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Celebrating Australia

Red rocks and oceanm, Western Australia


In his book A Sun-burned Country, visitor Bill Bryson wrote about Australia, "If you are not stung or pronged to death in some unexpected manner, you may be fatally chomped by sharks or crocodiles, or carried helplessly out to sea by irresistible currents, or left to stagger to an unhappy death in the baking outback. . .”

But that’s a foreign writer for you. Aussies are unperturbed. They love their wild island continent where 80% of the plants and animals are unknown anywhere else on earth. They like to say their country “makes us who we are.” And on Australia Day, January 26, they celebrate what is great about Australia and being Australian.

Map of Australia

Lighter areas show higher elevations; dark brown areas show deserts.

First arrivals

Aboriginal and Torres Strait Islander peoples were the first to arrive, thousands of years ago, followed by the Dutch, who looked but did not stay, followed by Captain Cook, who charted the east coast, and claimed the land for Britain in 1770.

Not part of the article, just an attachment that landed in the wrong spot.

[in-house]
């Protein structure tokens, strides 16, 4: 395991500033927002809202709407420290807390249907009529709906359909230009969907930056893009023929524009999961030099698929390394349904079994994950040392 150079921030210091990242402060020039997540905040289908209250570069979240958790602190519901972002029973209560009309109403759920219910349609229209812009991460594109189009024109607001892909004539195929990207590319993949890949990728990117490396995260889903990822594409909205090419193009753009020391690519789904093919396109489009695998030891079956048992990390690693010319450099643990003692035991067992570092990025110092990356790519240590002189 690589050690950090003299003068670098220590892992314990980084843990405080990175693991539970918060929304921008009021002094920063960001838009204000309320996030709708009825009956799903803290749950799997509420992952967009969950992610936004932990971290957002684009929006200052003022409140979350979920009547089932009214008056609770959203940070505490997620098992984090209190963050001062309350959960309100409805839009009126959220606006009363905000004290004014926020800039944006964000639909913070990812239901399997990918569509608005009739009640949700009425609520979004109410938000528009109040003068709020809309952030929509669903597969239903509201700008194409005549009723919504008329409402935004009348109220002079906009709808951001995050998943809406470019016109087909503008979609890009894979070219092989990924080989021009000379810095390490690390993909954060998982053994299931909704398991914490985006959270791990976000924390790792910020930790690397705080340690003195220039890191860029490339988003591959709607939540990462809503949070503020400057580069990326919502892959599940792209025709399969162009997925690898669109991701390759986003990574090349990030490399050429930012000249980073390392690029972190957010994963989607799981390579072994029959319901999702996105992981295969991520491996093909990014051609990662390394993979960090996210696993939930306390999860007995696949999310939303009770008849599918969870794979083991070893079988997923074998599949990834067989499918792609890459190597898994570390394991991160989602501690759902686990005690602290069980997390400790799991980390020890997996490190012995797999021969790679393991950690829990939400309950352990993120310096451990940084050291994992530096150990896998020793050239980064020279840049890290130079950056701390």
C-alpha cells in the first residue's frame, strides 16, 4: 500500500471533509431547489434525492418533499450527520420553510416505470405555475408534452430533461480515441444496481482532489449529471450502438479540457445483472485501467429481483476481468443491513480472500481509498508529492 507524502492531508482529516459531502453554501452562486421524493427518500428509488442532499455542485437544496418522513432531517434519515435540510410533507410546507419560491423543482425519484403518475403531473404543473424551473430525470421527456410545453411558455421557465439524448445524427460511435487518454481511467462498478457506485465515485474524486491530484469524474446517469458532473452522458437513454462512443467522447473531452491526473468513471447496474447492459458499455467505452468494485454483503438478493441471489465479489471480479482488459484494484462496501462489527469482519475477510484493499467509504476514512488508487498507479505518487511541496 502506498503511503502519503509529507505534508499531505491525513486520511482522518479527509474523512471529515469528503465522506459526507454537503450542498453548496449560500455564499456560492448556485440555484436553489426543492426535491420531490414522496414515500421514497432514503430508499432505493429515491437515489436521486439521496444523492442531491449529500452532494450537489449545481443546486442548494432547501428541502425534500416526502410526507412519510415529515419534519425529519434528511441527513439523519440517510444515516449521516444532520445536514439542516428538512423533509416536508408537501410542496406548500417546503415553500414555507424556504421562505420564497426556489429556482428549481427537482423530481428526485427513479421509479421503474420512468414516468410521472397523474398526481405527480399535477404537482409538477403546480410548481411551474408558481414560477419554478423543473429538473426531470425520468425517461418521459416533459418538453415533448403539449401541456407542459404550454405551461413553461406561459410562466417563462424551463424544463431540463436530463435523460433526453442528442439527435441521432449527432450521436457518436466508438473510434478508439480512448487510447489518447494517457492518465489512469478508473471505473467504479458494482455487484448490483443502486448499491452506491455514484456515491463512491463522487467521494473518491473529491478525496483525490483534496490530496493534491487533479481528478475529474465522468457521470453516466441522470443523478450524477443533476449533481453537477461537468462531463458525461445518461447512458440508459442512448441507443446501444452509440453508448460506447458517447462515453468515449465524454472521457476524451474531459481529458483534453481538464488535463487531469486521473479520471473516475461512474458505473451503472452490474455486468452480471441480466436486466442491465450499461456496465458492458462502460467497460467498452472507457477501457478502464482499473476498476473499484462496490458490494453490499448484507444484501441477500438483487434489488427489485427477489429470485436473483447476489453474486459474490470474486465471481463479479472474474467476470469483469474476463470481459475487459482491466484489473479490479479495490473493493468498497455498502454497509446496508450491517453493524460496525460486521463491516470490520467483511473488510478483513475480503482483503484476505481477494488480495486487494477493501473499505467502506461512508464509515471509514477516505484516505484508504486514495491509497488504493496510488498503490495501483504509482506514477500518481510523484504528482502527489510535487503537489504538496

On January 26, 1788, Captain Arthur Phillip established the British Crown Colony of New South Wales at Port Jackson. The first political prisoners from Scotland and Ireland, who had rebelled against the Crown, and persons convicted of major and petty crimes in Britain were transported to New South Wales, to work on road construction, buildings, mining, and domestic service. Others came for adventure and enterprise, in search of a new life.

Australia was not empty when they arrived. They found Aboriginal peoples whose culture differed considerably from theirs, who did not possess obvious technical sophistication, and who treated women brutally. Their response to these peoples is still argued in the "History Wars". In the 20th and 21st centuries Australians honestly improved their record on the fundamental rights of Aboriginal peoples.

Mary Reibey on Australian bank note

One of those who came was Mary Reibey who had been a thief in Britain (dressed as a boy, she stole a horse). In Australia in the 19th century she built a business with her husband. When he died shortly after their seventh child was born, she expanded their shipping and farm enterprises, raised the children, became the governor of a free grammar school, and gave generously to charity.